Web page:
Dave Smith’s “Southern Crescent” is composed of five sections varying in length from twenty-nine to forty lines each; additionally, a six-line epigraph introduces the poem and appears before the numbered sections start. The poem is an amalgamation of elegiac, narrative, and lyrical poetry. The epigraph is in fact a quotation from a railroad brochure dated 1891 and is an advertisement for the Crescent, a train whose route takes it from Washington, D.C., across the Potomac River and into the mountains of Virginia and other places to the south.
The poet-persona and his wife are traveling on this train in the wake of what appears to be the recent death of his father-in-law. The poem records descriptions of what the couple see from the train window and of their dialogue and thoughts. In so doing, it manifests a progress of their acceptance of the man’s death, which has evidently occurred because of his uncontrolled alcoholism. It is the Christmas season, a matter which further enhances the setting.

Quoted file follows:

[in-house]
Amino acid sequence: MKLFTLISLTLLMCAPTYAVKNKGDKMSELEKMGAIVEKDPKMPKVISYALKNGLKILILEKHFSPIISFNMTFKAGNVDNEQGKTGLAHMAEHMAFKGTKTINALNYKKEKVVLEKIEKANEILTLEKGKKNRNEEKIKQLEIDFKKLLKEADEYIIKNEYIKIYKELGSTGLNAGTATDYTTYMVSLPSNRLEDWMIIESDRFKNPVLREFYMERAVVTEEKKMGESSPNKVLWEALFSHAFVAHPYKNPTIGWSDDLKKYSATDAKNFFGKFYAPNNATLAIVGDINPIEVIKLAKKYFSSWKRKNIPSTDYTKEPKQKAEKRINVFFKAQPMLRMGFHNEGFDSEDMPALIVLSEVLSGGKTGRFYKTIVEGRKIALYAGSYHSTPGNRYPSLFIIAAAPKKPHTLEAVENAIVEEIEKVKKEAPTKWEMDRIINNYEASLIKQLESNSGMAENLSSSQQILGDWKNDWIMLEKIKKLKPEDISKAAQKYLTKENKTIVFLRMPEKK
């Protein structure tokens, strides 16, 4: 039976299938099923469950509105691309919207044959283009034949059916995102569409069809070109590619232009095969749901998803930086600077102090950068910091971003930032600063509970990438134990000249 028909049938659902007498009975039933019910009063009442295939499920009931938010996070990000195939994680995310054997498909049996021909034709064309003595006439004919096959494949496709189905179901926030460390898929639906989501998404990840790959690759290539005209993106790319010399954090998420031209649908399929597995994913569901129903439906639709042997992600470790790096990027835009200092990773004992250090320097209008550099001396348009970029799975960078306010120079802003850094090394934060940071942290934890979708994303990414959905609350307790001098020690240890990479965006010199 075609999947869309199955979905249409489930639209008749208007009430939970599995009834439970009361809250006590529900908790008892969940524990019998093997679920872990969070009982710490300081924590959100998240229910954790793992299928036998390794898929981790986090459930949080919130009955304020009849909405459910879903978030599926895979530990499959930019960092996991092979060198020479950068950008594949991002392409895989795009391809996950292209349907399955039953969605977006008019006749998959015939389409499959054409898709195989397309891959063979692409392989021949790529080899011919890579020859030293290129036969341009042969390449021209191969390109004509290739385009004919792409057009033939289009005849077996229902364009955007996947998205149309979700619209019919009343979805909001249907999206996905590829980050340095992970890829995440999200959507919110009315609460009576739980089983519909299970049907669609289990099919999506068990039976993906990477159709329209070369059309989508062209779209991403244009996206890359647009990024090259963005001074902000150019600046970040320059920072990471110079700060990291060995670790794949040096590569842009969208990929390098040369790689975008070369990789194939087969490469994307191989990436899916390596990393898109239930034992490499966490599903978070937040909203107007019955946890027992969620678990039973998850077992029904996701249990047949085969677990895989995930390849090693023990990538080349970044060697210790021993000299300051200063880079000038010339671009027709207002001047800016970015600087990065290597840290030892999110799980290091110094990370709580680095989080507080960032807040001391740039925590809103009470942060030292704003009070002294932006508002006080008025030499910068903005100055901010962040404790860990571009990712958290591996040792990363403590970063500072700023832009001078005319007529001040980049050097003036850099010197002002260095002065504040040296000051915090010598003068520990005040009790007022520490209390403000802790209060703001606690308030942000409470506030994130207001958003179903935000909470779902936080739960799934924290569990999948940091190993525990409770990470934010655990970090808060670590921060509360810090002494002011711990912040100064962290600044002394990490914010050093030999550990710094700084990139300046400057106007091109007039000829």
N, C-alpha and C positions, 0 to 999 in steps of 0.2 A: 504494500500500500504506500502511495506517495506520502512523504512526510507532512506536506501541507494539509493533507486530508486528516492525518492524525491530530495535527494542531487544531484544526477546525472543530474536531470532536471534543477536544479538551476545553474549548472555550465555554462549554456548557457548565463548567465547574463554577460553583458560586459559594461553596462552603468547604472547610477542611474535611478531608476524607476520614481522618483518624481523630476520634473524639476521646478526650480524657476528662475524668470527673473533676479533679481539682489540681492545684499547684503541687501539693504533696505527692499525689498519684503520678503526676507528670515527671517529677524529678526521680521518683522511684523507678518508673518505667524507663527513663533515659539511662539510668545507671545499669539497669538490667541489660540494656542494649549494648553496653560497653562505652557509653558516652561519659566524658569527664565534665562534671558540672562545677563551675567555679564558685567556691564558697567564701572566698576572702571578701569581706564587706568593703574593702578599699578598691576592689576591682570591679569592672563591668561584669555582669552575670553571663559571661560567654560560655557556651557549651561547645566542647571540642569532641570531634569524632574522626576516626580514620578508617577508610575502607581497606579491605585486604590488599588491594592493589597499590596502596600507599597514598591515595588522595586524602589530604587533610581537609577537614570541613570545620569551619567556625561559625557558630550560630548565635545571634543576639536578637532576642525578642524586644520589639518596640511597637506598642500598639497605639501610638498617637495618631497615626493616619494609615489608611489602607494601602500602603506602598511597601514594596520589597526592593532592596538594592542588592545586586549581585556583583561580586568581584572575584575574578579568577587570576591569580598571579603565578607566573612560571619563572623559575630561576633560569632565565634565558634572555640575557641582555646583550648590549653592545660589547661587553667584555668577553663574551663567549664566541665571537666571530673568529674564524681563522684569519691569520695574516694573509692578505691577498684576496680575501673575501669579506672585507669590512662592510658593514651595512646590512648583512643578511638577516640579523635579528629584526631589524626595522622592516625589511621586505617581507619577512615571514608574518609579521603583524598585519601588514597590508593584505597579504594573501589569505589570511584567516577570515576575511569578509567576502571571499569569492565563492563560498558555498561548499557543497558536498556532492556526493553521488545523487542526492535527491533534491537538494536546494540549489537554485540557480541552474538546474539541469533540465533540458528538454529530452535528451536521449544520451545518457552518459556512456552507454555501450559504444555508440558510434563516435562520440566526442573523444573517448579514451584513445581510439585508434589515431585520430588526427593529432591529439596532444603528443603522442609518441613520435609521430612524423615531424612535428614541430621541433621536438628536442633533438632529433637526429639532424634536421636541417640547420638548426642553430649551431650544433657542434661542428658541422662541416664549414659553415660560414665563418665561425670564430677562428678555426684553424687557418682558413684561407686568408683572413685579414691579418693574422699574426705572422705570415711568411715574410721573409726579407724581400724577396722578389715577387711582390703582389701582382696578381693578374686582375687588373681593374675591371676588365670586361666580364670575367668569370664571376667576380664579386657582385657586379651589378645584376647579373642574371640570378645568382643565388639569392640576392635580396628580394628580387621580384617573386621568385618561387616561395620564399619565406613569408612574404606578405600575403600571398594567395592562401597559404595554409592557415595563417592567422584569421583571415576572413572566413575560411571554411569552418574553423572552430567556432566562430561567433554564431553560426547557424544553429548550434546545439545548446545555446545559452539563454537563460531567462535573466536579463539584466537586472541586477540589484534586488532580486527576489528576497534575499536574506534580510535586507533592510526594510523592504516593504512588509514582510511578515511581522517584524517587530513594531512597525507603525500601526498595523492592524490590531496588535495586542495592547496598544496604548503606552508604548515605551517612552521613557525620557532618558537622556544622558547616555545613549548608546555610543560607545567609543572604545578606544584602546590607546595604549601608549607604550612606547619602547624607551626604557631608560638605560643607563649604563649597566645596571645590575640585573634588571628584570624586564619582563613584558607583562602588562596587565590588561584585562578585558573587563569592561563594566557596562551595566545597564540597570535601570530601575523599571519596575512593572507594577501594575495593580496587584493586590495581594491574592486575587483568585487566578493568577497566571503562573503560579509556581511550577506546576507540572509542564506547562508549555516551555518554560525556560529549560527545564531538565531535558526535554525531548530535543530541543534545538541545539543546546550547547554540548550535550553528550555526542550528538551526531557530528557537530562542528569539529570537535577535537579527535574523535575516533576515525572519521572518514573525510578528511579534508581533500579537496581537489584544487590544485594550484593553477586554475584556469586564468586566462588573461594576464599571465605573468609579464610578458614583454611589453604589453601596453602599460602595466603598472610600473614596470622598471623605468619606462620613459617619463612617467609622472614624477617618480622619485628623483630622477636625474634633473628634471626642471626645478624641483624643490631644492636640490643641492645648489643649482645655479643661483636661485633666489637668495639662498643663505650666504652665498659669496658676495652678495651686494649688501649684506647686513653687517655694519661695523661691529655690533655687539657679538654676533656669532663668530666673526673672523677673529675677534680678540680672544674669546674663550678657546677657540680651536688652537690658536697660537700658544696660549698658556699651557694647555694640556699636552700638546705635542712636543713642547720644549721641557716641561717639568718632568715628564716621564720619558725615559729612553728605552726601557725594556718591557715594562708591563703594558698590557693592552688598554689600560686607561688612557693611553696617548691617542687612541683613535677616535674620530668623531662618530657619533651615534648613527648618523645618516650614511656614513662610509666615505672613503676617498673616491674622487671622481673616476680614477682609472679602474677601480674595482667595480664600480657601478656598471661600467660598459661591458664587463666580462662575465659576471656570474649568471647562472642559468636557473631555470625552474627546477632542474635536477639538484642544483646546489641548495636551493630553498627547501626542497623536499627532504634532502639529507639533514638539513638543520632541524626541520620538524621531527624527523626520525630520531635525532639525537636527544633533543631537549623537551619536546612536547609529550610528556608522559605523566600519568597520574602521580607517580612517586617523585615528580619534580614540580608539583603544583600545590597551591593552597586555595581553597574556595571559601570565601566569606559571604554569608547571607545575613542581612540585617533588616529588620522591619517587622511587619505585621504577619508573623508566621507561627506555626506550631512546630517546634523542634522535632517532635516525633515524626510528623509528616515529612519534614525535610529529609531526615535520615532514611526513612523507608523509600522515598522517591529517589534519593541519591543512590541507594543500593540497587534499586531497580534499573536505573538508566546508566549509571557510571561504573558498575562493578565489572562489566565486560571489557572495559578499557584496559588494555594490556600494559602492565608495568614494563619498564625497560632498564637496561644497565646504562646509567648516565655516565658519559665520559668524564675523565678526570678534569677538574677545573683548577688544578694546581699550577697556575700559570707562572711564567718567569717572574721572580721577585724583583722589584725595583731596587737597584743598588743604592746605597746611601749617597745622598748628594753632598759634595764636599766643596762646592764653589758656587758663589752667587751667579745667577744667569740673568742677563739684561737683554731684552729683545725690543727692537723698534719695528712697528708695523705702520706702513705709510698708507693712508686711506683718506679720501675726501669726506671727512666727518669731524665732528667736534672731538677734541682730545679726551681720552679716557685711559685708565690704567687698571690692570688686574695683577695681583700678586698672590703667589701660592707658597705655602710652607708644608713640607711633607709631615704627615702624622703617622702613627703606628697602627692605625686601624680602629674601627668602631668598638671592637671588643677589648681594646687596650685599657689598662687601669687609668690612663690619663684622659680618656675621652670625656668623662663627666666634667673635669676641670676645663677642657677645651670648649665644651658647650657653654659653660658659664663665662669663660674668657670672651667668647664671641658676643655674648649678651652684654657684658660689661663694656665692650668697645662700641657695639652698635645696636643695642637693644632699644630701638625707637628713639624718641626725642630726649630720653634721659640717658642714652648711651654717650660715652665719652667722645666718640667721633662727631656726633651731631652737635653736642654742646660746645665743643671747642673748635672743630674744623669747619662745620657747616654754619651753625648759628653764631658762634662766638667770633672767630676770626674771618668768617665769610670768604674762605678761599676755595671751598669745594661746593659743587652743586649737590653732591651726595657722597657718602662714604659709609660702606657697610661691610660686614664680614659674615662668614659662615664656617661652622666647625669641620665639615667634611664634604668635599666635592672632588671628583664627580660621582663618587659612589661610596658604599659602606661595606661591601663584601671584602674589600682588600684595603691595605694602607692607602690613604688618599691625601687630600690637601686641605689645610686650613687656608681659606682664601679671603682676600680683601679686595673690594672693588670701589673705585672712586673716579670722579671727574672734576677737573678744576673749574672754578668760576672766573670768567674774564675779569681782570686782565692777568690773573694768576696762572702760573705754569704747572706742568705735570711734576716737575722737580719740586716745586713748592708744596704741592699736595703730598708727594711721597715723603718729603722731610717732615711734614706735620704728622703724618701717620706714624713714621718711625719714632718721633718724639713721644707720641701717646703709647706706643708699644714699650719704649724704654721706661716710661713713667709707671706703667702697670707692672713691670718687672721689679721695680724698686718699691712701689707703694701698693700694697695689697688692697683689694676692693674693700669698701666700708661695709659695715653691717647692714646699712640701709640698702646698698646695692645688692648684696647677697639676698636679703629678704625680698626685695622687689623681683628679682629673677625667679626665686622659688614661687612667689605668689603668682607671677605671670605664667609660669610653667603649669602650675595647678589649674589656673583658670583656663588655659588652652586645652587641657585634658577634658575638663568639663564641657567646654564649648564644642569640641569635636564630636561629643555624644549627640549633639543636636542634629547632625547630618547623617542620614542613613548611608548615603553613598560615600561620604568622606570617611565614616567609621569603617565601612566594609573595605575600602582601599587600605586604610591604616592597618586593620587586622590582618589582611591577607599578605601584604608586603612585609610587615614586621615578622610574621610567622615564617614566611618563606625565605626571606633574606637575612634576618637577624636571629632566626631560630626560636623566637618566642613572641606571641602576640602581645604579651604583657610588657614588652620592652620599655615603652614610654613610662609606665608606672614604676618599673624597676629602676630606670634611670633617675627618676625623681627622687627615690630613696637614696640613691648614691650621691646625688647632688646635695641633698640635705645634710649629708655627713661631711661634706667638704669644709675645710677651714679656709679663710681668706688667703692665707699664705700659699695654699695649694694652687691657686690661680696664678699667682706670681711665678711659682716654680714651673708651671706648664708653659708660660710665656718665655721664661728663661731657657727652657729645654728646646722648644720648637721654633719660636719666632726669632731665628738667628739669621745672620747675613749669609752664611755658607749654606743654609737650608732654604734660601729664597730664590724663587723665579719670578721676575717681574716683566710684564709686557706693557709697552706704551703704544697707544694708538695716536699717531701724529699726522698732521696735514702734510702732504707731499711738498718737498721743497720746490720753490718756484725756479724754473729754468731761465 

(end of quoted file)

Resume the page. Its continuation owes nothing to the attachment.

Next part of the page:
In the first section the poet sets forth that he and his wife are on a passenger train leaving Washington and headed south. He gives more than one dozen images to paint the countryside (that is, the universe of the poem) as a dismal, empty, hopeless and endless place, one populated by people who reflect their environs. He speaks, for example, of “slimy mattresses, asylums of fires,/ disemboweled dolls, beercans” and claims that those who are...
(The entire section is 581 words.)